Ben Stokes’ late ‘golden arm’ spell is no surprise to Chris Woakes

Ben Stokes’ late ‘golden arm’ spell is no surprise to Chris Woakes

The late intervention from Ben Stokes that has kept England believing they can still win the first Test came as no surprise to Chris Woakes, who says the all-rounder is simply the type capable of producing miracles.

Woakes was arguably the pick of the attack during a fightback from the hosts on day three, knocking over Pakistan’s star batsman, Babar Azam, and their captain, Azhar Ali, in quick succession to continue a fine personal run with the ball in hand.

Indeed Fred Trueman and Alec Bedser are the only English seamers to have taken more home wickets a lower average than Woakes’s 85 at 22 apiece, underlining just how central this understated 31-year-old has become in recent times.

But it was not until Stokes seized the ball late on, shrugging off the thigh injury that led to him going into the series opener as a specialist batsman, that English hopes of a turnaround victory swelled, with Mohammad Rizwan and Shaheen Shah Afridi dispatched to leave Pakistan 137 for eight and leading by 244 runs.

Woakes said: “I honestly had no idea if he was able or ready to bowl. I’d seen him bowl in the warm-ups and go fine. But I’m not overly surprised he can do what he does: he’s Ben Stokes, he’s capable of miracles.

“He’s got a golden arm – a knack of picking up wickets and when you’re in a dog fight he’s the kind of player you want in your team. He’ll always put his hand up.”

The injury to Stokes means Woakes is batting at No 7 here and even if Pakistan can be polished off quickly, England will likely need to produce the second highest fourth innings run chase at Old Trafford on a pitch offering plenty for the two leg-spinners.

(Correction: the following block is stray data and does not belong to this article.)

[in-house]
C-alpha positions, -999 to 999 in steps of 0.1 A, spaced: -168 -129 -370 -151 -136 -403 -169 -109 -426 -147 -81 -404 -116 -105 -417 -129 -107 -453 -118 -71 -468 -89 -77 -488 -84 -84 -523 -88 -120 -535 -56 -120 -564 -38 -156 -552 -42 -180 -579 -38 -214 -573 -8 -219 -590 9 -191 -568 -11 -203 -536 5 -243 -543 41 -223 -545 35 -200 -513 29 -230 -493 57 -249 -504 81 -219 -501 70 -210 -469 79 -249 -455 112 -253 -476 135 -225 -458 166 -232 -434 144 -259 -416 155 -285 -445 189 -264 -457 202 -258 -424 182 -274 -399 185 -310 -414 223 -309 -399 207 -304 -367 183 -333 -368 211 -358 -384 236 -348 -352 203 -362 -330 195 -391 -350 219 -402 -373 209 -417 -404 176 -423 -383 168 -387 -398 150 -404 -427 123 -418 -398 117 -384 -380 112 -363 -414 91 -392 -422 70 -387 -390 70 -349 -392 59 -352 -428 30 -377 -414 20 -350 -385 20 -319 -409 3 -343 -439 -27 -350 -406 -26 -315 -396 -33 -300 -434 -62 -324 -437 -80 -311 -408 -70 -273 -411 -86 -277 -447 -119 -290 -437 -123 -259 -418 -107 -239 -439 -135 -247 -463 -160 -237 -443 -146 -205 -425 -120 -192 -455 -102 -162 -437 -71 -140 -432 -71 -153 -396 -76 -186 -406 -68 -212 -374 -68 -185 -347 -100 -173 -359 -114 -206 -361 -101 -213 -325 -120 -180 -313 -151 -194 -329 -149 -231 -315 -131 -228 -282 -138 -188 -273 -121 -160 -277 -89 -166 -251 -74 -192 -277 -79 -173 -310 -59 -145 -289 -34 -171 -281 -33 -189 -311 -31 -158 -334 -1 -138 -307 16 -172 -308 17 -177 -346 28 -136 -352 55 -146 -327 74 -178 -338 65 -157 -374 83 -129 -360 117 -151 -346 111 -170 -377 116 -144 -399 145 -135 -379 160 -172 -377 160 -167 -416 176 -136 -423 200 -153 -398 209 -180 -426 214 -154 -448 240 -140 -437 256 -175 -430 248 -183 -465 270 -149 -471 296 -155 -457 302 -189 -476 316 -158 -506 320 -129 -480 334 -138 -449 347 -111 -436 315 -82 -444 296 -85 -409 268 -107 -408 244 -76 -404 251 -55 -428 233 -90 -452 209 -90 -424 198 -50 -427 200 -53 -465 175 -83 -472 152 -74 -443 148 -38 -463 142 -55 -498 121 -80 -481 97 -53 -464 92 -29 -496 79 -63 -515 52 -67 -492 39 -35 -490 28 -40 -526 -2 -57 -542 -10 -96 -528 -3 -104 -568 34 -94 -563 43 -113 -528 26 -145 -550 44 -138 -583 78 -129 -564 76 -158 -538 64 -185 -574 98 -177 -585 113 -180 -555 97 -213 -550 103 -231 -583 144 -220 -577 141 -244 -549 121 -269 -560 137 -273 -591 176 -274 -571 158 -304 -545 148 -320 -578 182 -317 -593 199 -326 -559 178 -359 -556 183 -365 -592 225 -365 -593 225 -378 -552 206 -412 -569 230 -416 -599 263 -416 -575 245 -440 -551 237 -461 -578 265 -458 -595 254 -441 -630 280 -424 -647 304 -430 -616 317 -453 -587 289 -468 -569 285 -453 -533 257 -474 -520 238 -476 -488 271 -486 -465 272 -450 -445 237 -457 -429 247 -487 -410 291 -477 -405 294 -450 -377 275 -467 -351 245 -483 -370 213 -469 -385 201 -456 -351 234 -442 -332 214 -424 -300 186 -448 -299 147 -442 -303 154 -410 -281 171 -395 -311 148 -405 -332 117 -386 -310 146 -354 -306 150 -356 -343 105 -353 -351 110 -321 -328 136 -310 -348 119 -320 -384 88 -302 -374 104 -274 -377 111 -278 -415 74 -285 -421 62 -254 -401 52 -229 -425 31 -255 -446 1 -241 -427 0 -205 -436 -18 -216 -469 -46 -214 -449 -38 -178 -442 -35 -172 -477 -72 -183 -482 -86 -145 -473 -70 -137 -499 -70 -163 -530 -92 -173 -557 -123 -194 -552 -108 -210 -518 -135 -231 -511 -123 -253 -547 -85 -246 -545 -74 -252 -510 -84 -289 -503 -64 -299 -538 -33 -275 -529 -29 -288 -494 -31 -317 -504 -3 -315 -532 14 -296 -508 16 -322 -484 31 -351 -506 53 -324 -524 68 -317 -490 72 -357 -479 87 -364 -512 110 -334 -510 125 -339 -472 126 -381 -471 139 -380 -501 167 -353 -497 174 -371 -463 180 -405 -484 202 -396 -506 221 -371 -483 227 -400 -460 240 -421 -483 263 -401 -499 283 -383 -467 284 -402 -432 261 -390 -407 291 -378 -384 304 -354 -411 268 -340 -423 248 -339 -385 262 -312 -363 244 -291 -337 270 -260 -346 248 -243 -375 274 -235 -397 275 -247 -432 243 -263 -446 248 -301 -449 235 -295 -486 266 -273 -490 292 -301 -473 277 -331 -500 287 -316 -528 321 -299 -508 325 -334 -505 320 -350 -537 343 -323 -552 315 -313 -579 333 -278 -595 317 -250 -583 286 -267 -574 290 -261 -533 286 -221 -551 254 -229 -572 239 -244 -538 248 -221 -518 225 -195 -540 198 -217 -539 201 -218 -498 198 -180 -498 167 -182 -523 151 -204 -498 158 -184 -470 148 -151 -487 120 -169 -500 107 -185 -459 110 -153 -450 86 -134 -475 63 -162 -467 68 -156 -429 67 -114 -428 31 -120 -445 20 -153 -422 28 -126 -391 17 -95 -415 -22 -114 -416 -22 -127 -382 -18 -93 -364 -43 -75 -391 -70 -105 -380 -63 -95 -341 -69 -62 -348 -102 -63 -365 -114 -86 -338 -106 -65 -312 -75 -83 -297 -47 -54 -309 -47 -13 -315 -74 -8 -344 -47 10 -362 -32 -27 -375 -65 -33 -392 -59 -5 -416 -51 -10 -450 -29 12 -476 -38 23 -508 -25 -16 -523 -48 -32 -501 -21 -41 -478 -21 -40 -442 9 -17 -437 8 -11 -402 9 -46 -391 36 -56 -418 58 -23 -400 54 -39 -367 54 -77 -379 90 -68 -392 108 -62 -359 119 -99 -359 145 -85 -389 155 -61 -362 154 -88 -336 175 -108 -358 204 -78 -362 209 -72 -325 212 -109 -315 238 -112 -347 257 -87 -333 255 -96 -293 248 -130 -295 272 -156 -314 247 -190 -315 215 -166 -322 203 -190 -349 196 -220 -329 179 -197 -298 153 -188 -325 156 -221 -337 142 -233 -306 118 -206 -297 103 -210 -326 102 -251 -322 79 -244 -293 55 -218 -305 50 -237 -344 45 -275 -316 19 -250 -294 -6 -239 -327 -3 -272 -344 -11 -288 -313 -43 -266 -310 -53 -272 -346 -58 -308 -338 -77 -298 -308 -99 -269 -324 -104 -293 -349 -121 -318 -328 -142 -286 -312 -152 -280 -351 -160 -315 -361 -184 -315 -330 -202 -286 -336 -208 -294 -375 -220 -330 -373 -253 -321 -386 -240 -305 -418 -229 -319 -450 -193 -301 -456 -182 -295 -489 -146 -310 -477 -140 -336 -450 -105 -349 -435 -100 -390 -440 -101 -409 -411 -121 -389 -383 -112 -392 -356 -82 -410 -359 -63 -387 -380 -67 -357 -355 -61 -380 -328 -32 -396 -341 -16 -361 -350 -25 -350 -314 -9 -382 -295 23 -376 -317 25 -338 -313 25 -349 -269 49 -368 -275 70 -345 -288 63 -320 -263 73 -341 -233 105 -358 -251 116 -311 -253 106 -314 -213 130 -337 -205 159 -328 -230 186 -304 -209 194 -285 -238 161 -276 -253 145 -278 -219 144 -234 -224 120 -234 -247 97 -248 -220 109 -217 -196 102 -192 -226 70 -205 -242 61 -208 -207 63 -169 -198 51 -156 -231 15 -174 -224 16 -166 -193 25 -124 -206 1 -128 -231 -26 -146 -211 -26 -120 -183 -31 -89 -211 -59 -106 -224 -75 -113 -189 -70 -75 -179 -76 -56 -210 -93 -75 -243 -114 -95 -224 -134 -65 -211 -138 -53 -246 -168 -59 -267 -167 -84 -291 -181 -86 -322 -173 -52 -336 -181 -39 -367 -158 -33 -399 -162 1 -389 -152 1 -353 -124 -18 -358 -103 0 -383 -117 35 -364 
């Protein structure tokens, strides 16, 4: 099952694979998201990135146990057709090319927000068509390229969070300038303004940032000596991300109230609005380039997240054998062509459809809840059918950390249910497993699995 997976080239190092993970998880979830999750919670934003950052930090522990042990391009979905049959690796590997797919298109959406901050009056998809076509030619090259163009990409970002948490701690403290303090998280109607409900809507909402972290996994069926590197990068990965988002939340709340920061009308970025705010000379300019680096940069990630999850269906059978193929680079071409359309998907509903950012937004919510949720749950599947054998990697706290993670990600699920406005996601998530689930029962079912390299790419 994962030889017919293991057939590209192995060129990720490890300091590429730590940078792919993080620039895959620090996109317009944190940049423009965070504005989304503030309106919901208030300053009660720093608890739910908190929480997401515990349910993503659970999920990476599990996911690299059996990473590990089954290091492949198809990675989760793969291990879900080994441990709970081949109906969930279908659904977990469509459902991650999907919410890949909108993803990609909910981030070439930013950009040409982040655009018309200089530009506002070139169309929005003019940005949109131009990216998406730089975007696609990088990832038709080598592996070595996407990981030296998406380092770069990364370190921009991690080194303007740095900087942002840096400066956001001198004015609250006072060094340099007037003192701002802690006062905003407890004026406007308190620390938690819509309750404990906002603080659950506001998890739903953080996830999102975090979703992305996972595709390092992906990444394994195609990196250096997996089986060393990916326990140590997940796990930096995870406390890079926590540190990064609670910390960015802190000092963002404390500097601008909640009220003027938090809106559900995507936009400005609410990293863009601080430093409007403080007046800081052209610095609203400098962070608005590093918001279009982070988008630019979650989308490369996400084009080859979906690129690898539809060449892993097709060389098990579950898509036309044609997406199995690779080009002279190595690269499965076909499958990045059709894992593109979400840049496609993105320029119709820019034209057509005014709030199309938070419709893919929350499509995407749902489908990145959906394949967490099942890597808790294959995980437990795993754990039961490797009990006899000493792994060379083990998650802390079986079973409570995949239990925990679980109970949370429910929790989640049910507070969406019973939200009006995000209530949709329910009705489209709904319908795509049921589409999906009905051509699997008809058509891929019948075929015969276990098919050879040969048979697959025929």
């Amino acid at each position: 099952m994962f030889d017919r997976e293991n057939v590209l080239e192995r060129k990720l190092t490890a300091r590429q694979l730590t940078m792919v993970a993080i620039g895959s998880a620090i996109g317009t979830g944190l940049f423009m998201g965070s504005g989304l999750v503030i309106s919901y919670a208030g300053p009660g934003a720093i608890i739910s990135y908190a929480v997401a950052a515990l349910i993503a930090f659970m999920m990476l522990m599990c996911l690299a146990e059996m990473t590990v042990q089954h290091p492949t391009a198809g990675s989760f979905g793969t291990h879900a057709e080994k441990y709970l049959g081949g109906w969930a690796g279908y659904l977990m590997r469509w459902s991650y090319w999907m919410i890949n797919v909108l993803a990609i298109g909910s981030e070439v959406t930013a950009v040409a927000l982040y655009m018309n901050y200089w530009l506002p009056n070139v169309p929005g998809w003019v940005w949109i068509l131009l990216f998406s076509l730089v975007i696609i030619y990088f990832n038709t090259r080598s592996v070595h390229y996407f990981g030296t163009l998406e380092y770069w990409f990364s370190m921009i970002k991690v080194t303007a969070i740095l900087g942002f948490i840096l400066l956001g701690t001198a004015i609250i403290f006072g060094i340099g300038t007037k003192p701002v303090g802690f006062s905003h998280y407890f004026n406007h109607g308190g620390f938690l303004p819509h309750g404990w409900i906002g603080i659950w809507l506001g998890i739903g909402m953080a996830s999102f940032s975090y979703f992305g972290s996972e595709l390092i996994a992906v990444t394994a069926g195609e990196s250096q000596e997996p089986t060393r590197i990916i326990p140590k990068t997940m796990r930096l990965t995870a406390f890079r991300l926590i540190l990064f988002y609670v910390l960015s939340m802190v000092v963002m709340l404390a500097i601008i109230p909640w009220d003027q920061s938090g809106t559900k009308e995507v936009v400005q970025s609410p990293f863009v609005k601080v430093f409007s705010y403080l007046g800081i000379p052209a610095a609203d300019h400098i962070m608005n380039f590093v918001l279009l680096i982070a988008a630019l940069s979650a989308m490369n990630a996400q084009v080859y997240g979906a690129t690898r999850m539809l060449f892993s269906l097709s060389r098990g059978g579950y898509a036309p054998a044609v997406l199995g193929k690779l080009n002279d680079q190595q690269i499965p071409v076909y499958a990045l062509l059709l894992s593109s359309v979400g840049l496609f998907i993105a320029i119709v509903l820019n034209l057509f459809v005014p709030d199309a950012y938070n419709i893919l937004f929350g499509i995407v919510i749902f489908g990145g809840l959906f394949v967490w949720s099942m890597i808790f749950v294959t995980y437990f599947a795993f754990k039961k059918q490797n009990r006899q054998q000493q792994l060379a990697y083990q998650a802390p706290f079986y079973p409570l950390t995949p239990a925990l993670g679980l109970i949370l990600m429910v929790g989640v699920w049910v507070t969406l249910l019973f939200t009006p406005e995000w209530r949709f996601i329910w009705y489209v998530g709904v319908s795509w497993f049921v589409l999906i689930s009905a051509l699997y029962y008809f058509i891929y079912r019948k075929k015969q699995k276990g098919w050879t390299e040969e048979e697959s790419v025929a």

Woakes said: “I think we couldn’t have bowled much better getting them eight down. It’s important to get the last two wickets cheaply. As we lost the toss, it was always going to be a challenging Test. We knew we’d be batting on a fourth- or fifth-day pitch.

“When we bat I think we have to try and be proactive. They have two leg-spinners and there is variable bounce. I think we have to take the positive approach rather than stick in and do it the long way. The longer you stay at the crease, you feel there might be a ball with your name on it.

“You look at wins like [Headingley] last summer, when you’ve been written off, and you definitely draw on those experiences. Records are there to be broken, and we believe we can chase those runs. It would be a huge win if we are able to do it.”

Pakistan’s varied attack makes it harder, not least Yasir Shah, after his four wickets in England’s first innings that should have been his 17th five-wicket haul had his fellow leg-spinner, Shadab Khan, not dropped Stuart Broad on the boundary late one.

Speaking after stumps, Pakistan’s spin coach, Mushtaq Ahmed, said: “We are not frustrated. We are very confident. We want 20 or 30 more runs. The way Yasir and Shadab bowled in the first innings, I think they’ve got the momentum now. If we set a good target, they can be lethal out there.”